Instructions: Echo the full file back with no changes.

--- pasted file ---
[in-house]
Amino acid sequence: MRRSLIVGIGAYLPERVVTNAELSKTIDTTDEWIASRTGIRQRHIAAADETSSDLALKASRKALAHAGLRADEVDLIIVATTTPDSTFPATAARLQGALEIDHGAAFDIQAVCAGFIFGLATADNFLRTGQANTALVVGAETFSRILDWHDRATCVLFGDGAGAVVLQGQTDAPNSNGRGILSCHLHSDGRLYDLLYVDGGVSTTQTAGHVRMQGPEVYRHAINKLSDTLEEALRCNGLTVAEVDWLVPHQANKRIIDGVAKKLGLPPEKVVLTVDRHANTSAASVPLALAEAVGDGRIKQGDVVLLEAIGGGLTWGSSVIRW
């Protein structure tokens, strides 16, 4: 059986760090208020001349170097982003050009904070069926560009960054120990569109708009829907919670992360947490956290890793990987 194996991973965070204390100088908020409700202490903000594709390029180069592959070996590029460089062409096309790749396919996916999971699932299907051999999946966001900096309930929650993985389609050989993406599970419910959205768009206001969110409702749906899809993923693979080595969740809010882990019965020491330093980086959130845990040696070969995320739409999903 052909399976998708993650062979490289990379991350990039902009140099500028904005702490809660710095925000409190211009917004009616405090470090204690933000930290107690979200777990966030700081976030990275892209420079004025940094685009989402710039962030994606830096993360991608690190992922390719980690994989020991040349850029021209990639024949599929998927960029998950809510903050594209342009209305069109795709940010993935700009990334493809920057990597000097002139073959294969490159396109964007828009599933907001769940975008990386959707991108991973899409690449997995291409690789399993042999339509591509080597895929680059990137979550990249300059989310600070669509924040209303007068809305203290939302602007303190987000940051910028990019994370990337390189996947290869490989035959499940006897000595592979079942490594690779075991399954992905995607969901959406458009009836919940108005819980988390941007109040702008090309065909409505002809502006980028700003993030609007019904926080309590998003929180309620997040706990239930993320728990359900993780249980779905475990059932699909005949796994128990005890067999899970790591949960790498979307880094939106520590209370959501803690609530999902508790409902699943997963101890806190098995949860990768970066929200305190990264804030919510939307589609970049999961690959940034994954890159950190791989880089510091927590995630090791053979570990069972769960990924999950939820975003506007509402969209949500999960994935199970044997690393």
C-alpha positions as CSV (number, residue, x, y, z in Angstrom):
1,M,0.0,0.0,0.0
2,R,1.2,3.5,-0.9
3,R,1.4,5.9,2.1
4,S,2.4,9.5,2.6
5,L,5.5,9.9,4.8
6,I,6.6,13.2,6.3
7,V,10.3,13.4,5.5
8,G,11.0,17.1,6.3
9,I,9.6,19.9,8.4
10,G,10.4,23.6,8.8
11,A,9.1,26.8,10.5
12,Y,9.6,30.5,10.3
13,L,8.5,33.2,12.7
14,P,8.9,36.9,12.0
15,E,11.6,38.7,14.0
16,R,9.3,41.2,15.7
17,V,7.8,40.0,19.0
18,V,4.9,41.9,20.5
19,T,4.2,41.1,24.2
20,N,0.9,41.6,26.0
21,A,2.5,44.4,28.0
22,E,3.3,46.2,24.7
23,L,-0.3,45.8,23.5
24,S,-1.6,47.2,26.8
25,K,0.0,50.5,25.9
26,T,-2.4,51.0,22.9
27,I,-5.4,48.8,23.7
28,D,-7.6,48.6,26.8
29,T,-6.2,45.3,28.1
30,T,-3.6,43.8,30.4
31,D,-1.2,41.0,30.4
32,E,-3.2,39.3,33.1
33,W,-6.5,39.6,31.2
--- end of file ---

[in-house]
Amino acid sequence: MRRSLIVGIGAYLPERVVTNAELSKTIDTTDEWIASRTGIRQRHIAAADETSSDLALKASRKALAHAGLRADEVDLIIVATTTPDSTFPATAARLQGALEIDHGAAFDIQAVCAGFIFGLATADNFLRTGQANTALVVGAETFSRILDWHDRATCVLFGDGAGAVVLQGQTDAPNSNGRGILSCHLHSDGRLYDLLYVDGGVSTTQTAGHVRMQGPEVYRHAINKLSDTLEEALRCNGLTVAEVDWLVPHQANKRIIDGVAKKLGLPPEKVVLTVDRHANTSAASVPLALAEAVGDGRIKQGDVVLLEAIGGGLTWGSSVIRW
């Protein structure tokens, strides 16, 4: 059986760090208020001349170097982003050009904070069926560009960054120990569109708009829907919670992360947490956290890793990987 194996991973965070204390100088908020409700202490903000594709390029180069592959070996590029460089062409096309790749396919996916999971699932299907051999999946966001900096309930929650993985389609050989993406599970419910959205768009206001969110409702749906899809993923693979080595969740809010882990019965020491330093980086959130845990040696070969995320739409999903 052909399976998708993650062979490289990379991350990039902009140099500028904005702490809660710095925000409190211009917004009616405090470090204690933000930290107690979200777990966030700081976030990275892209420079004025940094685009989402710039962030994606830096993360991608690190992922390719980690994989020991040349850029021209990639024949599929998927960029998950809510903050594209342009209305069109795709940010993935700009990334493809920057990597000097002139073959294969490159396109964007828009599933907001769940975008990386959707991108991973899409690449997995291409690789399993042999339509591509080597895929680059990137979550990249300059989310600070669509924040209303007068809305203290939302602007303190987000940051910028990019994370990337390189996947290869490989035959499940006897000595592979079942490594690779075991399954992905995607969901959406458009009836919940108005819980988390941007109040702008090309065909409505002809502006980028700003993030609007019904926080309590998003929180309620997040706990239930993320728990359900993780249980779905475990059932699909005949796994128990005890067999899970790591949960790498979307880094939106520590209370959501803690609530999902508790409902699943997963101890806190098995949860990768970066929200305190990264804030919510939307589609970049999961690959940034994954890159950190791989880089510091927590995630090791053979570990069972769960990924999950939820975003506007509402969209949500999960994935199970044997690393």
C-alpha positions as CSV (number, residue, x, y, z in Angstrom):
1,M,0.0,0.0,0.0
2,R,1.2,3.5,-0.9
3,R,1.4,5.9,2.1
4,S,2.4,9.5,2.6
5,L,5.5,9.9,4.8
6,I,6.6,13.2,6.3
7,V,10.3,13.4,5.5
8,G,11.0,17.1,6.3
9,I,9.6,19.9,8.4
10,G,10.4,23.6,8.8
11,A,9.1,26.8,10.5
12,Y,9.6,30.5,10.3
13,L,8.5,33.2,12.7
14,P,8.9,36.9,12.0
15,E,11.6,38.7,14.0
16,R,9.3,41.2,15.7
17,V,7.8,40.0,19.0
18,V,4.9,41.9,20.5
19,T,4.2,41.1,24.2
20,N,0.9,41.6,26.0
21,A,2.5,44.4,28.0
22,E,3.3,46.2,24.7
23,L,-0.3,45.8,23.5
24,S,-1.6,47.2,26.8
25,K,0.0,50.5,25.9
26,T,-2.4,51.0,22.9
27,I,-5.4,48.8,23.7
28,D,-7.6,48.6,26.8
29,T,-6.2,45.3,28.1
30,T,-3.6,43.8,30.4
31,D,-1.2,41.0,30.4
32,E,-3.2,39.3,33.1
33,W,-6.5,39.6,31.2